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Chloe Rutherford from Cramlington has been one of Children North East’s brilliant Peer Mentors for two years. The service matches young people with a trained volunteer who will help them to look at their difficulties and helps them to come up with solutions to their problems.

Chloe spoke to us about why she wanted to work with young people in the region and what she gets out of the experience.

After dealing with issues of my own I wanted to use my experience to somehow guide young people through their experiences and show them that things can get better.  Since being young I have helped people when needed and I grew up in a chaotic family.

A few years ago when looking at my life and my aspirations I realised it was to work with young people so I looked into volunteering in the area and Children North East jumped out at me.

“They flourish before your eyes”

To be a peer mentor is to give a small amount of your time weekly to meet with a young person over a couple of months to help them reach some goals that they want to work on.

The young person can come from any background and may have some additional needs. You can do activities with the young person to build a rapport with them and guide them with issues they may be experiencing in life.

My most rewarding experience is to see how much the young person grows in a short amount of time you are mentoring them. They flourish before your eyes and the feeling that you have contributed to that is very rewarding.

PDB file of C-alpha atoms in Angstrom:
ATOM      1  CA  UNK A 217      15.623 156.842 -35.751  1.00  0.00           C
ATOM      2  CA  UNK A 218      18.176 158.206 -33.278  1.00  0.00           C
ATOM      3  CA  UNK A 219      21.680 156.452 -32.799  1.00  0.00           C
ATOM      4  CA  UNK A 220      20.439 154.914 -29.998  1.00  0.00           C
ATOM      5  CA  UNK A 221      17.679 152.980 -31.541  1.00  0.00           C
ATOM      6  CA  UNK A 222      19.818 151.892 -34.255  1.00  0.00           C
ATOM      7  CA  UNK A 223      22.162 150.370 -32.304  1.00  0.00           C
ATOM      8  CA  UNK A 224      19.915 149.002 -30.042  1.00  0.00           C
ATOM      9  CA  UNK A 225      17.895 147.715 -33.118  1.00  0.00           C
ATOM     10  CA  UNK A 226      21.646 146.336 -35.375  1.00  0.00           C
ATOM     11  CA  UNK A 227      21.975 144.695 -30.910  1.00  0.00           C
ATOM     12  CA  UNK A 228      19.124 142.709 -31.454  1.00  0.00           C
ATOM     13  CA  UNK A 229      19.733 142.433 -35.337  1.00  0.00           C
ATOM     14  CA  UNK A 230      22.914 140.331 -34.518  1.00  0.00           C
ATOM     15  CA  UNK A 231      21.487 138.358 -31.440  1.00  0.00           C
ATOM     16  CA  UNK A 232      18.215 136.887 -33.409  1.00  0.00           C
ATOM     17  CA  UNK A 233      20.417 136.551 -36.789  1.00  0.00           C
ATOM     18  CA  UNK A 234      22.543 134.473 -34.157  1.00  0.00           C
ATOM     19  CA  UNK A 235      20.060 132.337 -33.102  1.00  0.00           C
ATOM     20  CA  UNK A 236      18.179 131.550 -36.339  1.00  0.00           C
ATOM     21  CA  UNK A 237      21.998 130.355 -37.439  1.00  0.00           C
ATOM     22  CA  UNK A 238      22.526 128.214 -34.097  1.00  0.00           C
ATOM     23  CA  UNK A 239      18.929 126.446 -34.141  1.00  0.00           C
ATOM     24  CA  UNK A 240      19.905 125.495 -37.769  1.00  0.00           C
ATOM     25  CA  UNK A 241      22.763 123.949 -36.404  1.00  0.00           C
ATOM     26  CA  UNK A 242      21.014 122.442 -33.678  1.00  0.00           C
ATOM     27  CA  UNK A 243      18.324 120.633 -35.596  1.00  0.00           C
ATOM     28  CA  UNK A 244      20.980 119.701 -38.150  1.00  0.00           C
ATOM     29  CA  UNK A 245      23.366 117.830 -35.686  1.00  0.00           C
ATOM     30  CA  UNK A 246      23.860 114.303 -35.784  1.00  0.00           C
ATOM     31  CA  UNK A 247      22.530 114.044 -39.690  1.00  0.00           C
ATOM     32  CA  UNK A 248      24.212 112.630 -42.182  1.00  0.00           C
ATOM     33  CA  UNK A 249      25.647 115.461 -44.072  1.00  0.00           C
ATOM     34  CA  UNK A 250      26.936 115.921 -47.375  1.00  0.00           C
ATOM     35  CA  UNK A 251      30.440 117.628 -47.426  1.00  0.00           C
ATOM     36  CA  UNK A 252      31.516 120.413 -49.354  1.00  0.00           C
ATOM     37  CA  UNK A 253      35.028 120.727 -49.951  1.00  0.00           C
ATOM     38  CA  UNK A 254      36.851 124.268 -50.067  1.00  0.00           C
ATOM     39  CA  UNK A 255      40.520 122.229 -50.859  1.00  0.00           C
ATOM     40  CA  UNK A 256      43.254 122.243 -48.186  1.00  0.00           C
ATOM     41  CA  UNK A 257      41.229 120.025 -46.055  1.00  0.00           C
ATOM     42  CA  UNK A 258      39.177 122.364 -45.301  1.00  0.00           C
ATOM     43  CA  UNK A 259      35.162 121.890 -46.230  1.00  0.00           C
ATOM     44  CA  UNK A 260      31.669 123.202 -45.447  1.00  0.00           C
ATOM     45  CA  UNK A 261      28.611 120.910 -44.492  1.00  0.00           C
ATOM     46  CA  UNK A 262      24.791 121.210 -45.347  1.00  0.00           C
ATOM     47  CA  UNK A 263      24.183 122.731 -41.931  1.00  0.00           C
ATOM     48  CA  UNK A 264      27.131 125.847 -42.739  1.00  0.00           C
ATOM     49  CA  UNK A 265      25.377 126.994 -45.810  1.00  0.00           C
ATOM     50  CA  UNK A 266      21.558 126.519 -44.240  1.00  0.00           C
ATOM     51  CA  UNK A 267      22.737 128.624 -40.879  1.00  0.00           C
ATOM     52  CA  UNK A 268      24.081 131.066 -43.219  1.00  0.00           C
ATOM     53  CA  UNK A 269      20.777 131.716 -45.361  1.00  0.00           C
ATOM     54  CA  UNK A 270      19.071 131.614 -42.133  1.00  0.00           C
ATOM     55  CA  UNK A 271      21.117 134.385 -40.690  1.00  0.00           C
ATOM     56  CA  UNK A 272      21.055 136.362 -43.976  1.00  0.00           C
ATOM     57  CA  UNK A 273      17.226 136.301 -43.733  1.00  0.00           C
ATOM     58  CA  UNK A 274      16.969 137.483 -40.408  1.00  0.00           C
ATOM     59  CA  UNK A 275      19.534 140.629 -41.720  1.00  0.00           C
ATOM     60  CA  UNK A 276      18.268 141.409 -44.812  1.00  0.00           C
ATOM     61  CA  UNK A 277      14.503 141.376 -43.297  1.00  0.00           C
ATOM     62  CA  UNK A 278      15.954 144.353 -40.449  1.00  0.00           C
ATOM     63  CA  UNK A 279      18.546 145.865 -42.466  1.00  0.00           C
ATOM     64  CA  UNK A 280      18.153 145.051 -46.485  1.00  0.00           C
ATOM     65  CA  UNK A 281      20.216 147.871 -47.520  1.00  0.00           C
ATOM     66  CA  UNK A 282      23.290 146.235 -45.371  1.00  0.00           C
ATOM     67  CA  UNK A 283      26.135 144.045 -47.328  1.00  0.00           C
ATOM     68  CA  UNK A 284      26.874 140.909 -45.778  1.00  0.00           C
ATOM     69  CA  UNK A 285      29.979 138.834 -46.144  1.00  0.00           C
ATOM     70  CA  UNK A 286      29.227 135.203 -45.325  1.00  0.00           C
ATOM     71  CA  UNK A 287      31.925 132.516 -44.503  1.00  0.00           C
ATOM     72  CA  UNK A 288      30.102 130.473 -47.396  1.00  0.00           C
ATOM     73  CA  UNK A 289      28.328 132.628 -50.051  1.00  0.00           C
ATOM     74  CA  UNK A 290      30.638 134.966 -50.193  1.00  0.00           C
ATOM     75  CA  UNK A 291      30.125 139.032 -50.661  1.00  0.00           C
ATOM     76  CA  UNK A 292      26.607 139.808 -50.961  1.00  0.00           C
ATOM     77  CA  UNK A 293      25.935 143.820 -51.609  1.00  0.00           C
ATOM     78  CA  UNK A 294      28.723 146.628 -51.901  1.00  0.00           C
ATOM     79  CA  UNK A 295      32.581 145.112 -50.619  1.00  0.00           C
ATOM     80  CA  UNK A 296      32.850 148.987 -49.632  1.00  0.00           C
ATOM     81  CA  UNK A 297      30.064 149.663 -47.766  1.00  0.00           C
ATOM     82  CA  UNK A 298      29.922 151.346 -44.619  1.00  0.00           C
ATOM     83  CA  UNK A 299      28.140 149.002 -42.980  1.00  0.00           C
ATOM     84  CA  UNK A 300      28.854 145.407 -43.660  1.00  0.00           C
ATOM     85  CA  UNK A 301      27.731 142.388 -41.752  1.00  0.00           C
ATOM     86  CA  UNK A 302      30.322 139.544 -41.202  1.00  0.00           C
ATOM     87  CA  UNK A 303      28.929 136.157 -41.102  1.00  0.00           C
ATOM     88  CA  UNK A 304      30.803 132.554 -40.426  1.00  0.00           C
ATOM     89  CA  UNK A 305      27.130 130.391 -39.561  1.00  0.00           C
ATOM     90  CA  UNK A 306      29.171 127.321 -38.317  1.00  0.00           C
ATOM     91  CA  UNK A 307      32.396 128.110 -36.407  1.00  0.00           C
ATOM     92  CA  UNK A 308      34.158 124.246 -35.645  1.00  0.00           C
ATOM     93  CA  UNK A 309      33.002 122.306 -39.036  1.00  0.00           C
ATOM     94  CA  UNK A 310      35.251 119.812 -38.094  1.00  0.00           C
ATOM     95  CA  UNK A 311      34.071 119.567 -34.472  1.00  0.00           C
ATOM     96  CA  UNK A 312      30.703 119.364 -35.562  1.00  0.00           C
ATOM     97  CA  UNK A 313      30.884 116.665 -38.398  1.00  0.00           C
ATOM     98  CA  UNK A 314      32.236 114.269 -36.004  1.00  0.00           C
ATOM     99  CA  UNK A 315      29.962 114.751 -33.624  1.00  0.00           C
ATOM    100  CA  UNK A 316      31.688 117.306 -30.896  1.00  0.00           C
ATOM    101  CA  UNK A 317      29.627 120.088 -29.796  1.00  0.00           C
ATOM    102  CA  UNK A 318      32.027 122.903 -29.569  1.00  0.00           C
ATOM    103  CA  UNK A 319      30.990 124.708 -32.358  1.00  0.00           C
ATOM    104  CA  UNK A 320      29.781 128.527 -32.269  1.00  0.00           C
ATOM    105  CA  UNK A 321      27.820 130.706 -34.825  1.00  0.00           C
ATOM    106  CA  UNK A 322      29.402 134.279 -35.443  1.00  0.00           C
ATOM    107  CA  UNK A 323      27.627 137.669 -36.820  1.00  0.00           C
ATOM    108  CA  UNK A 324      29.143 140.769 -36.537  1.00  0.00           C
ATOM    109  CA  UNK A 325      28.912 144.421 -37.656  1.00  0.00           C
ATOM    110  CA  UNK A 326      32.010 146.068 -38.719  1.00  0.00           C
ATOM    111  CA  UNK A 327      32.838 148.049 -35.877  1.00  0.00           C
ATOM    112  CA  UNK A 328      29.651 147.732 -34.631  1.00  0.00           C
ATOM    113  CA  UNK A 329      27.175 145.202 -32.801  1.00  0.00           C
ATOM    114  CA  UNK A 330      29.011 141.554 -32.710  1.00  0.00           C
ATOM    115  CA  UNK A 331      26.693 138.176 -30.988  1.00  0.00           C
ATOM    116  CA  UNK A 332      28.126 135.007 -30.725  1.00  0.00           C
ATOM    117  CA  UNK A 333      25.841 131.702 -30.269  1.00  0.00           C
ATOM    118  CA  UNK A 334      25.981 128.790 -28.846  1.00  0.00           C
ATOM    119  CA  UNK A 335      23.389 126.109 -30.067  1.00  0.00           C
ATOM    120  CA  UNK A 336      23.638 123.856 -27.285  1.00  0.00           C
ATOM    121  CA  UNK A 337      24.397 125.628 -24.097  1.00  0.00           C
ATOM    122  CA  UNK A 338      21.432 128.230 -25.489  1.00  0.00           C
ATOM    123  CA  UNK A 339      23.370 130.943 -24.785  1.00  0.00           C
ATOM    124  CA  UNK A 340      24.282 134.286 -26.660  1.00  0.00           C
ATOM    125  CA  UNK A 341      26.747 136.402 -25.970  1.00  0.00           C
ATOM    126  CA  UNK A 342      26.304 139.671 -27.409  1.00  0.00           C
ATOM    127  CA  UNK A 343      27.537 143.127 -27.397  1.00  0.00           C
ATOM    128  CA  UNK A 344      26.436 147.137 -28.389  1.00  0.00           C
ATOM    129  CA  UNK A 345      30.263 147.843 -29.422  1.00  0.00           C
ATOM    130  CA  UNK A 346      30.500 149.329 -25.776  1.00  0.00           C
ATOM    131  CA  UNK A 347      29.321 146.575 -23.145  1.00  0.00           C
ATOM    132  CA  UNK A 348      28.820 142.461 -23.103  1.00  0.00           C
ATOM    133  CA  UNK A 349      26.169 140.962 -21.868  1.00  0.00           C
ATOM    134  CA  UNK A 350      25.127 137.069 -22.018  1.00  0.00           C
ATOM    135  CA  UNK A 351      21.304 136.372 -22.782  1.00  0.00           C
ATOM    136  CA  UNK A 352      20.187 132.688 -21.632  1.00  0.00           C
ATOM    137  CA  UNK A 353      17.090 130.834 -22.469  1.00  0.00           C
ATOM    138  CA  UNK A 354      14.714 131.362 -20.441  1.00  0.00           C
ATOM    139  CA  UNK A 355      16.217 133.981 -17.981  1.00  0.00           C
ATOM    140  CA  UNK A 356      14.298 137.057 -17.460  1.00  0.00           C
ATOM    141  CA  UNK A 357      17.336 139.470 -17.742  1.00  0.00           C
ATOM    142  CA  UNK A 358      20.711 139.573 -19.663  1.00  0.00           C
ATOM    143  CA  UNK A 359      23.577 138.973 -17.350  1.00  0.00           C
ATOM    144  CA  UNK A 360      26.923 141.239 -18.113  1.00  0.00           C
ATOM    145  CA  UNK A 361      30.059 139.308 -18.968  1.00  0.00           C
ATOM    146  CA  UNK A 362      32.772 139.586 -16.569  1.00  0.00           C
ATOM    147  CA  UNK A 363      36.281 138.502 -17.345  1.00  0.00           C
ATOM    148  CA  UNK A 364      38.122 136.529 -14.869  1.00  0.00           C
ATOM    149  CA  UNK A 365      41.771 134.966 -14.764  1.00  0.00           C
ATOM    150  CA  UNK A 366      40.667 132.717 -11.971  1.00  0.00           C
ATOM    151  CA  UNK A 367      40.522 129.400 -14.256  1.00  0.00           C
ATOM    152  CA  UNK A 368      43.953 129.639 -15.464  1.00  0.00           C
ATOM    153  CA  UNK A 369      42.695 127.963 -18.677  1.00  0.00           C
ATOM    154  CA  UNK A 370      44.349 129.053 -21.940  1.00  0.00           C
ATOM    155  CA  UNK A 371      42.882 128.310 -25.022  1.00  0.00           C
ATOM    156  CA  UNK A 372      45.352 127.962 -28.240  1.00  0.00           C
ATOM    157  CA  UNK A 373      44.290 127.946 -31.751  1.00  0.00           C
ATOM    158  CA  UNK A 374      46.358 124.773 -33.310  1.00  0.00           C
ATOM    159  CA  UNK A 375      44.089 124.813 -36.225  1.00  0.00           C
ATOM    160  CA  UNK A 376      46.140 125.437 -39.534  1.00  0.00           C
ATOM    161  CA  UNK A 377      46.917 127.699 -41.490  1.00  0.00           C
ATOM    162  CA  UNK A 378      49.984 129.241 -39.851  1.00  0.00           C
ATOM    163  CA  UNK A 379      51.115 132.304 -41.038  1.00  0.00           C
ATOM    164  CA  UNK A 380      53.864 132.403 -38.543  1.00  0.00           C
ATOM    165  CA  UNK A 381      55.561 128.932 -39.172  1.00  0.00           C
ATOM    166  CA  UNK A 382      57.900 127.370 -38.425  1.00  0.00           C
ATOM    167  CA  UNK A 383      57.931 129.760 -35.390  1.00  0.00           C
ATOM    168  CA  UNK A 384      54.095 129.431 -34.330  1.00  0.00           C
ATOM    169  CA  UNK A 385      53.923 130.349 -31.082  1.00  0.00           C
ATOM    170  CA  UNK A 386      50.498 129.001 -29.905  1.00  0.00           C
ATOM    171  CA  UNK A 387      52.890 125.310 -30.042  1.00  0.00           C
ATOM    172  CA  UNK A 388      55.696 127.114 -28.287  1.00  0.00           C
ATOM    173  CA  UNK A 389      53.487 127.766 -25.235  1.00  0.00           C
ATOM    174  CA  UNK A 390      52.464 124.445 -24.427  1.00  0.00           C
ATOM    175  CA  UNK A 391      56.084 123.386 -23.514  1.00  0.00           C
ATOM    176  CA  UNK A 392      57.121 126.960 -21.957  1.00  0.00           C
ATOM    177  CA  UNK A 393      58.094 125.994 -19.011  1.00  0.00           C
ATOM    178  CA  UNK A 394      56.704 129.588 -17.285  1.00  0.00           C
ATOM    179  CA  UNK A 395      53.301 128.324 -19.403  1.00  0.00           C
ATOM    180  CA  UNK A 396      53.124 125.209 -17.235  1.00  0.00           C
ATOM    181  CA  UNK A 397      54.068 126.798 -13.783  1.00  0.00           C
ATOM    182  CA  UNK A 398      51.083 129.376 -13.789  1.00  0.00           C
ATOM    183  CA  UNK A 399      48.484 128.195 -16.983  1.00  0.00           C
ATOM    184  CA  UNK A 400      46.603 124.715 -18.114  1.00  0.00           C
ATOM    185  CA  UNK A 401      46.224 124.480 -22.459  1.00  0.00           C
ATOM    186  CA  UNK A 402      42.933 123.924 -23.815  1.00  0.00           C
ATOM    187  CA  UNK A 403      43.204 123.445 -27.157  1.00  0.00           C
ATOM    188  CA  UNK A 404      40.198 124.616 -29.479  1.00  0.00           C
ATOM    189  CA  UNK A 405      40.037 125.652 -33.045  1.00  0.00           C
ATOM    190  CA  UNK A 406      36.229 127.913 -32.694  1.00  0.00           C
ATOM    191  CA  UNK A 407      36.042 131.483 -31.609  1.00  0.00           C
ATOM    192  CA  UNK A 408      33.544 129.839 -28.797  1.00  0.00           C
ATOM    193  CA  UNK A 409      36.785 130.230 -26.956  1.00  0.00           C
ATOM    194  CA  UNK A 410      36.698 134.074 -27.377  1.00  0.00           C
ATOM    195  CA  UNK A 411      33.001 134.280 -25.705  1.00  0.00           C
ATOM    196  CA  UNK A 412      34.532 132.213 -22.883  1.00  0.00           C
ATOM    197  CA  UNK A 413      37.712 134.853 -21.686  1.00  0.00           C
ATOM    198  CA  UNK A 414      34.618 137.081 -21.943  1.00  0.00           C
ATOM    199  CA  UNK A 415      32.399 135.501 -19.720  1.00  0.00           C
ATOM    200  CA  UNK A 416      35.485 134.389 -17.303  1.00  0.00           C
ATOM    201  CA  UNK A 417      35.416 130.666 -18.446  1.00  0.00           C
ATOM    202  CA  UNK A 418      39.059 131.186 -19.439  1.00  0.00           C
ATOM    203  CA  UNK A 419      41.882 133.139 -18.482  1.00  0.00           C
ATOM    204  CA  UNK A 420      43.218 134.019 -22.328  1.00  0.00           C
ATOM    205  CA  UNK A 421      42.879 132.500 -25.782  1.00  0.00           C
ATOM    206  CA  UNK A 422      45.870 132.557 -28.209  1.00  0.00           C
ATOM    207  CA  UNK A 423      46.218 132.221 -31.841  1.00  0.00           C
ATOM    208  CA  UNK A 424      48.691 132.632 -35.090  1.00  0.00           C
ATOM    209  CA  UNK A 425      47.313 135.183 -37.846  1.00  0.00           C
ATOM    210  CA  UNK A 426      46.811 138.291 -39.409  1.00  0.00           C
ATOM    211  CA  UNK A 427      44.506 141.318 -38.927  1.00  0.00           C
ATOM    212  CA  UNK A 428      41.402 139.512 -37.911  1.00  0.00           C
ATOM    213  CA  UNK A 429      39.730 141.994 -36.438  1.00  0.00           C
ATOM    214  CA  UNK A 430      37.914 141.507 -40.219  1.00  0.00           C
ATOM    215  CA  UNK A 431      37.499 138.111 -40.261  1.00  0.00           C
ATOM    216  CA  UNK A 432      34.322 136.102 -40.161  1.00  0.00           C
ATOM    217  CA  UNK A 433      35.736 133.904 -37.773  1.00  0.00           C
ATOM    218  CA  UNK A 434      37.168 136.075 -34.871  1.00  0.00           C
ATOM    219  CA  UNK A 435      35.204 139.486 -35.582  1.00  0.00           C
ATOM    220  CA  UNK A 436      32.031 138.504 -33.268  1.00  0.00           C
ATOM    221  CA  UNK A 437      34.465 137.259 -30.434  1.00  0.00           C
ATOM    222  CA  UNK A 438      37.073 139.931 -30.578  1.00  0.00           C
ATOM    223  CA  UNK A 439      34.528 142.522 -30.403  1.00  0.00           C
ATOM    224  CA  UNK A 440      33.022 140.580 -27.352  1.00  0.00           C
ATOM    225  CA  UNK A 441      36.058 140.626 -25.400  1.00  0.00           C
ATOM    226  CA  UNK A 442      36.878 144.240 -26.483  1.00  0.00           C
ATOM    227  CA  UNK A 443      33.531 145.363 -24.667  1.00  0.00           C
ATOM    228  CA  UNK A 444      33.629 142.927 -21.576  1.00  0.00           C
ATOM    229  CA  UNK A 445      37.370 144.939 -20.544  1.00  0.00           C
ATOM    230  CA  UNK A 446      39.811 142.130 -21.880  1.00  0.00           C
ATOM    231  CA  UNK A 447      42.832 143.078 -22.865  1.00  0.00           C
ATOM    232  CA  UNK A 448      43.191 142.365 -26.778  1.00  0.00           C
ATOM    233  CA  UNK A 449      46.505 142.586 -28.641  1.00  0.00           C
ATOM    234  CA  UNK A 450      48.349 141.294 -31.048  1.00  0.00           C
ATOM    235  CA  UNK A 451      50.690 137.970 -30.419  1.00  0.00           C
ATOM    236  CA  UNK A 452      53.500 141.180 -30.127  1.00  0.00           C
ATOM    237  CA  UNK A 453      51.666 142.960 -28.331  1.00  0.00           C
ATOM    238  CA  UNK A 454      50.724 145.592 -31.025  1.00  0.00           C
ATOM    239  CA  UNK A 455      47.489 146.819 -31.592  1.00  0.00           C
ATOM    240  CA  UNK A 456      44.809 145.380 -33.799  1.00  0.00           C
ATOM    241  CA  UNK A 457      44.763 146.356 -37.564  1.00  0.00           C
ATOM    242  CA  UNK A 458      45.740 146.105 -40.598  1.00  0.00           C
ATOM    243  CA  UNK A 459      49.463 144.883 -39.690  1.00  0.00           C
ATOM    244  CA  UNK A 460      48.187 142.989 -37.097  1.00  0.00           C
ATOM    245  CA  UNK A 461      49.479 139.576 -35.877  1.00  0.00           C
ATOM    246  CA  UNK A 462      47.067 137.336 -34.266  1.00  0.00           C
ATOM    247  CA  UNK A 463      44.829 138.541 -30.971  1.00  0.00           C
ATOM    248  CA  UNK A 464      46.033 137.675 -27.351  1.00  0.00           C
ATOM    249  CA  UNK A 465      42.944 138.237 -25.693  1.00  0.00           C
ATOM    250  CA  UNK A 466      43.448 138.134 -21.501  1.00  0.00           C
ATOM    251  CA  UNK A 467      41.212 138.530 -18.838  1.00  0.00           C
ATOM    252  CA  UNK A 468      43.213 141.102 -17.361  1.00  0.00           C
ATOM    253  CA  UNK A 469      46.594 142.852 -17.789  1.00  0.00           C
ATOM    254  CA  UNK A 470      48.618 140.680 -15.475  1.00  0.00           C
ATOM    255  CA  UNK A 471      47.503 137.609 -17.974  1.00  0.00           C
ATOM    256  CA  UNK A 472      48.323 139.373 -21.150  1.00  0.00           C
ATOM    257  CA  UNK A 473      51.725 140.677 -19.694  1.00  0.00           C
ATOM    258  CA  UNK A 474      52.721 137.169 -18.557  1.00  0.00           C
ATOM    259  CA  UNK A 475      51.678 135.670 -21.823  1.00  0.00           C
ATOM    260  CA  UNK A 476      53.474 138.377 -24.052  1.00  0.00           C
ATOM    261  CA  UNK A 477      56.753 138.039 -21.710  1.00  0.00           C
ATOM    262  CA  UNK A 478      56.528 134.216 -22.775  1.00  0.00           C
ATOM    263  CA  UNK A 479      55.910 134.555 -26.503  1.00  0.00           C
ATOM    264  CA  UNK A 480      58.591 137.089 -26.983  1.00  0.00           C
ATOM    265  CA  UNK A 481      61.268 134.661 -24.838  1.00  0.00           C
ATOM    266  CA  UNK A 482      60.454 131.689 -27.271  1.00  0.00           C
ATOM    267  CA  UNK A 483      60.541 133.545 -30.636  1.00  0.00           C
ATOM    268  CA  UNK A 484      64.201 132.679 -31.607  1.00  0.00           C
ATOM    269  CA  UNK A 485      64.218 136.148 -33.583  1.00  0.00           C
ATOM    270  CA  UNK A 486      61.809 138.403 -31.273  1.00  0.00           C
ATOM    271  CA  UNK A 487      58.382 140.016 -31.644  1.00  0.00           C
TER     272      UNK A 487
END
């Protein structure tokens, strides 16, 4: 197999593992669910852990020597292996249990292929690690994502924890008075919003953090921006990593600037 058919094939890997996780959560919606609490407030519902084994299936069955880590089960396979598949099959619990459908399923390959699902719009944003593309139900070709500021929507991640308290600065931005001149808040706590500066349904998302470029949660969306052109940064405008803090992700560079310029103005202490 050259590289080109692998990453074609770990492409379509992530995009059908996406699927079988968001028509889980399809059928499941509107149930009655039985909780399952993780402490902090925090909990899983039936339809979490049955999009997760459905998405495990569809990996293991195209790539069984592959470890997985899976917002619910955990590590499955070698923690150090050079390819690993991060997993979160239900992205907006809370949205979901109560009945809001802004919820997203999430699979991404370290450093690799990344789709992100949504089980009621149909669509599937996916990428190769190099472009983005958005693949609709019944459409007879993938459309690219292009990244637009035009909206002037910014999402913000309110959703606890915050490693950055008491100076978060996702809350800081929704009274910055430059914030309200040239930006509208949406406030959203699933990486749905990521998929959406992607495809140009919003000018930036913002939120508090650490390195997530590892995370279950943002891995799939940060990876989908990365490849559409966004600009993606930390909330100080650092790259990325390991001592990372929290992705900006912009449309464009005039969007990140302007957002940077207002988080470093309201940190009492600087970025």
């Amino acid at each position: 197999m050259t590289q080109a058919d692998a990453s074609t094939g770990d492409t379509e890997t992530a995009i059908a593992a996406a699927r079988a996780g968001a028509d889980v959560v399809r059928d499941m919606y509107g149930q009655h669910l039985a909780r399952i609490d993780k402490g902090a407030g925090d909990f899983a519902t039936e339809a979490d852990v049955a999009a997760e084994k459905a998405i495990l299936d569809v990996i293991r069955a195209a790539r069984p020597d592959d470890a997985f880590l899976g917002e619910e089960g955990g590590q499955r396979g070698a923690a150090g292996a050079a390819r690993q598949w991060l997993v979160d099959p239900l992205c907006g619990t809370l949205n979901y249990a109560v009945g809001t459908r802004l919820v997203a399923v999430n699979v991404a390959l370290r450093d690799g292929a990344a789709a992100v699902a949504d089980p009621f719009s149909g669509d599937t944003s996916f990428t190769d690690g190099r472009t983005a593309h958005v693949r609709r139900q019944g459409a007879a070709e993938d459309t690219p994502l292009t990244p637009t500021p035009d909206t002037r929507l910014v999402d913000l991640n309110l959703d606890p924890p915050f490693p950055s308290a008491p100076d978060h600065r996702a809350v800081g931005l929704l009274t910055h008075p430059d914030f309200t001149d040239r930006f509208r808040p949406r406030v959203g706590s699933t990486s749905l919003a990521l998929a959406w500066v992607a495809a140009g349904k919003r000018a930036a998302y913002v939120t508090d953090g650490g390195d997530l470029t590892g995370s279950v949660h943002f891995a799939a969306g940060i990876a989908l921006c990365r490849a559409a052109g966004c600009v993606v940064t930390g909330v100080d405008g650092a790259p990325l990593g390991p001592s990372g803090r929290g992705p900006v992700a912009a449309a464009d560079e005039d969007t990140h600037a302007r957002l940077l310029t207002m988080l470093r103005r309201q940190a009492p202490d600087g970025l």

“You learn a lot about yourself”

With anything you do it brings challenges and mentoring can definitely have its challenges. This may come from the young person not wishing to part take in the mentoring, or the issues that they could be experiencing might not be in your comfort zone.

With that being said, this for me brings more passion to the mentoring and I strive off it. You are always supported with any challenge you experience.

The main thing I get out of being a mentor is confidence and achievement. Just by spending a couple of hours of my own time to help someone else and the impact that can have is something that will stay with me for life. Mentoring has a very positive impact for the young person but you also learn a lot about your self that you would never expect or get from anything else.

Chris Griffin spent a year and a half sleeping on a computer chair and might well have become homeless had it not been for the 25-year-old’s perseverance and the support he received from Children North East and Your Homes Newcastle.

Last month he finally got the keys to his own housing association flat and his future has begun to look brighter.

The debts grew

When Chris’ grandma passed away, he took on the tenancy of her social housing flat. She had brought him up from being a small boy and her home had always been his.

However after losing his grandma, Chris had a spare bedroom, which meant he became liable for the bedroom tax. A mix up about the amount needed from Universal Credit to cover his rent led to Chris getting behind with his payments and his council tax.